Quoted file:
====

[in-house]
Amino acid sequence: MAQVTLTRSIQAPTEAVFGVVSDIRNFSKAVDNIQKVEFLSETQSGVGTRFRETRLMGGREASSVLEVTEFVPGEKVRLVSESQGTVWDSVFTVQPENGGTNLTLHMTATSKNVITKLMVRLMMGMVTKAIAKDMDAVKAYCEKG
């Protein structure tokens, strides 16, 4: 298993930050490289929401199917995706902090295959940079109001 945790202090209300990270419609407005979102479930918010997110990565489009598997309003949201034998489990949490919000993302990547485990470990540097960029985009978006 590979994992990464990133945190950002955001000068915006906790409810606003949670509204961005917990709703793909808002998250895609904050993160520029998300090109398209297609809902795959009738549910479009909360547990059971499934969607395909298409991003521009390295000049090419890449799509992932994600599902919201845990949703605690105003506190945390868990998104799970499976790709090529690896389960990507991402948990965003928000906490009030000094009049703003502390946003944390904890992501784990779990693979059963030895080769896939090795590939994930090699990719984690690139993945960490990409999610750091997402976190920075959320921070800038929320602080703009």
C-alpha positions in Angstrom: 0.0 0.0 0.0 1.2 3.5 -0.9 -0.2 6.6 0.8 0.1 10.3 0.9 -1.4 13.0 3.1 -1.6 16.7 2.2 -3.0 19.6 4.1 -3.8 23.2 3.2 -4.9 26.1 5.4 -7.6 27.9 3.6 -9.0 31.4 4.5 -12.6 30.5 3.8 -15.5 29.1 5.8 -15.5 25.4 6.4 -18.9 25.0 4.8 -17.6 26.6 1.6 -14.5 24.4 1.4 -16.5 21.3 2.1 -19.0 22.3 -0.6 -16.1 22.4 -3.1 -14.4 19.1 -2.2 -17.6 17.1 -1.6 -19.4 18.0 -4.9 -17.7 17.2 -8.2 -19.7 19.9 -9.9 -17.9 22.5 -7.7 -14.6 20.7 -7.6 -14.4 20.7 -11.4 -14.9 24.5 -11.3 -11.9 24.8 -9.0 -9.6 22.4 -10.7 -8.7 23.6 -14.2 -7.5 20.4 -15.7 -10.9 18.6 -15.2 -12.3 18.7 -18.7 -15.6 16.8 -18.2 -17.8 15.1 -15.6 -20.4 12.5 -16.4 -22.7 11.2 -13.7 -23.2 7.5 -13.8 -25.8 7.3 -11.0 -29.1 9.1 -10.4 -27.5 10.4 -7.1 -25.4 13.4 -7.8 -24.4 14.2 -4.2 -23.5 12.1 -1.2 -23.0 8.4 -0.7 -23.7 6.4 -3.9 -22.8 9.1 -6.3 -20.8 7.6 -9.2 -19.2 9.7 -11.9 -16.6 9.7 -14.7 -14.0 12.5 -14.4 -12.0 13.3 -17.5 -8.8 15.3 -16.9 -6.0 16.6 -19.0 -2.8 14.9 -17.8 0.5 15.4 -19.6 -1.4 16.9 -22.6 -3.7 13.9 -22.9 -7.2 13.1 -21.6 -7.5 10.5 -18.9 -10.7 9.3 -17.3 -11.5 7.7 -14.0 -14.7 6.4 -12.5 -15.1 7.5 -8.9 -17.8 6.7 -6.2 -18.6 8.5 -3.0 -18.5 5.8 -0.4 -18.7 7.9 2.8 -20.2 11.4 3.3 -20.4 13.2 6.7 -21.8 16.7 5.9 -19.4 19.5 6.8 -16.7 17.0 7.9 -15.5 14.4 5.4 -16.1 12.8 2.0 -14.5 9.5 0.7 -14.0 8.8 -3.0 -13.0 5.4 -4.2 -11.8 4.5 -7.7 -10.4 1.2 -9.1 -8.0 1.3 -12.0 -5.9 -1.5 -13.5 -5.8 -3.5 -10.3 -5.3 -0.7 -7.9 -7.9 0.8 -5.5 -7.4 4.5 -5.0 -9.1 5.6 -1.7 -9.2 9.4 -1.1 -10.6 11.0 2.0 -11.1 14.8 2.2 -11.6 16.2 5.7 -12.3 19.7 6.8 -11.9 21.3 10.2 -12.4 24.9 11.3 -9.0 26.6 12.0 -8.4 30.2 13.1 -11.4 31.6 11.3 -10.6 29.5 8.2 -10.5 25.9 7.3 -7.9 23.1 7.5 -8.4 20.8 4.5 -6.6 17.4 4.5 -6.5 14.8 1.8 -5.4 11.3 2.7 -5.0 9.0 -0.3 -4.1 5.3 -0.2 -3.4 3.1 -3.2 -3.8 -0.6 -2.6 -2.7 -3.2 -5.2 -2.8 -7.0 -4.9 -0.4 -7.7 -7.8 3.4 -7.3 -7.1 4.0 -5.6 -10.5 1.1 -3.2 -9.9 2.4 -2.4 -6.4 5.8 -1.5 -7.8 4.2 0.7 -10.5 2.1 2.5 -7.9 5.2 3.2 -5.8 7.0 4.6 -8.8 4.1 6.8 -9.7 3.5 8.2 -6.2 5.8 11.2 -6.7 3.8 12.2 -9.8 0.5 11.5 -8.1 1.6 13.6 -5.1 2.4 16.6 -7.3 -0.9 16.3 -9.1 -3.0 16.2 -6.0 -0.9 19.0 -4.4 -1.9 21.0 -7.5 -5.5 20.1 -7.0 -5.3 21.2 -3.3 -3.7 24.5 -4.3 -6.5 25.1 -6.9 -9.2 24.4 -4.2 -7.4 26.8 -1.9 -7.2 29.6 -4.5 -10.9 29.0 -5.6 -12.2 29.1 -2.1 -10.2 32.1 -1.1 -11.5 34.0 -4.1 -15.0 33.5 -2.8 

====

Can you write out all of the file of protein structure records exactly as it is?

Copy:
[in-house]
Amino acid sequence: MAQVTLTRSIQAPTEAVFGVVSDIRNFSKAVDNIQKVEFLSETQSGVGTRFRETRLMGGREASSVLEVTEFVPGEKVRLVSESQGTVWDSVFTVQPENGGTNLTLHMTATSKNVITKLMVRLMMGMVTKAIAKDMDAVKAYCEKG
């Protein structure tokens, strides 16, 4: 298993930050490289929401199917995706902090295959940079109001 945790202090209300990270419609407005979102479930918010997110990565489009598997309003949201034998489990949490919000993302990547485990470990540097960029985009978006 590979994992990464990133945190950002955001000068915006906790409810606003949670509204961005917990709703793909808002998250895609904050993160520029998300090109398209297609809902795959009738549910479009909360547990059971499934969607395909298409991003521009390295000049090419890449799509992932994600599902919201845990949703605690105003506190945390868990998104799970499976790709090529690896389960990507991402948990965003928000906490009030000094009049703003502390946003944390904890992501784990779990693979059963030895080769896939090795590939994930090699990719984690690139993945960490990409999610750091997402976190920075959320921070800038929320602080703009």
C-alpha positions in Angstrom: 0.0 0.0 0.0 1.2 3.5 -0.9 -0.2 6.6 0.8 0.1 10.3 0.9 -1.4 13.0 3.1 -1.6 16.7 2.2 -3.0 19.6 4.1 -3.8 23.2 3.2 -4.9 26.1 5.4 -7.6 27.9 3.6 -9.0 31.4 4.5 -12.6 30.5 3.8 -15.5 29.1 5.8 -15.5 25.4 6.4 -18.9 25.0 4.8 -17.6 26.6 1.6 -14.5 24.4 1.4 -16.5 21.3 2.1 -19.0 22.3 -0.6 -16.1 22.4 -3.1 -14.4 19.1 -2.2 -17.6 17.1 -1.6 -19.4 18.0 -4.9 -17.7 17.2 -8.2 -19.7 19.9 -9.9 -17.9 22.5 -7.7 -14.6 20.7 -7.6 -14.4 20.7 -11.4 -14.9 24.5 -11.3 -11.9 24.8 -9.0 -9.6 22.4 -10.7 -8.7 23.6 -14.2 -7.5 20.4 -15.7 -10.9 18.6 -15.2 -12.3 18.7 -18.7 -15.6 16.8 -18.2 -17.8 15.1 -15.6 -20.4 12.5 -16.4 -22.7 11.2 -13.7 -23.2 7.5 -13.8 -25.8 7.3 -11.0 -29.1 9.1 -10.4 -27.5 10.4 -7.1 -25.4 13.4 -7.8 -24.4 14.2 -4.2 -23.5 12.1 -1.2 -23.0 8.4 -0.7 -23.7 6.4 -3.9 -22.8 9.1 -6.3 -20.8 7.6 -9.2 -19.2 9.7 -11.9 -16.6 9.7 -14.7 -14.0 12.5 -14.4 -12.0 13.3 -17.5 -8.8 15.3 -16.9 -6.0 16.6 -19.0 -2.8 14.9 -17.8 0.5 15.4 -19.6 -1.4 16.9 -22.6 -3.7 13.9 -22.9 -7.2 13.1 -21.6 -7.5 10.5 -18.9 -10.7 9.3 -17.3 -11.5 7.7 -14.0 -14.7 6.4 -12.5 -15.1 7.5 -8.9 -17.8 6.7 -6.2 -18.6 8.5 -3.0 -18.5 5.8 -0.4 -18.7 7.9 2.8 -20.2 11.4 3.3 -20.4 13.2 6.7 -21.8 16.7 5.9 -19.4 19.5 6.8 -16.7 17.0 7.9 -15.5 14.4 5.4 -16.1 12.8 2.0 -14.5 9.5 0.7 -14.0 8.8 -3.0 -13.0 5.4 -4.2 -11.8 4.5 -7.7 -10.4 1.2 -9.1 -8.0 1.3 -12.0 -5.9 -1.5 -13.5 -5.8 -3.5 -10.3 -5.3 -0.7 -7.9 -7.9 0.8 -5.5 -7.4 4.5 -5.0 -9.1 5.6 -1.7 -9.2 9.4 -1.1 -10.6 11.0 2.0 -11.1 14.8 2.2 -11.6 16.2 5.7 -12.3 19.7 6.8 -11.9 21.3 10.2 -12.4 24.9 11.3 -9.0 26.6 12.0 -8.4 30.2 13.1 -11.4 31.6 11.3 -10.6 29.5 8.2 -10.5 25.9 7.3 -7.9 23.1 7.5 -8.4 20.8 4.5 -6.6 17.4 4.5 -6.5 14.8 1.8 -5.4 11.3 2.7 -5.0 9.0 -0.3 -4.1 5.3 -0.2 -3.4 3.1 -3.2 -3.8 -0.6 -2.6 -2.7 -3.2 -5.2 -2.8 -7.0 -4.9 -0.4 -7.7 -7.8 3.4 -7.3 -7.1 4.0 -5.6 -10.5 1.1 -3.2 -9.9 2.4 -2.4 -6.4 5.8 -1.5 -7.8 4.2 0.7 -10.5 2.1 2.5 -7.9 5.2 3.2 -5.8 7.0 4.6 -8.8 4.1 6.8 -9.7 3.5 8.2 -6.2 5.8 11.2 -6.7 3.8 12.2 -9.8 0.5 11.5 -8.1 1.6 13.6 -5.1 2.4 16.6 -7.3 -0.9 16.3 -9.1 -3.0 16.2 -6.0 -0.9 19.0 -4.4 -1.9 21.0 -7.5 -5.5 20.1 -7.0 -5.3 21.2 -3.3 -3.7 24.5 -4.3 -6.5 25.1 -6.9 -9.2 24.4 -4.2 -7.4 26.8 -1.9 -7.2 29.6 -4.5 -10.9 29.0 -5.6 -12.2 29.1 -2.1 -10.2 32.1 -1.1 -11.5 34.0 -4.1 -15.0 33.5 -2.8 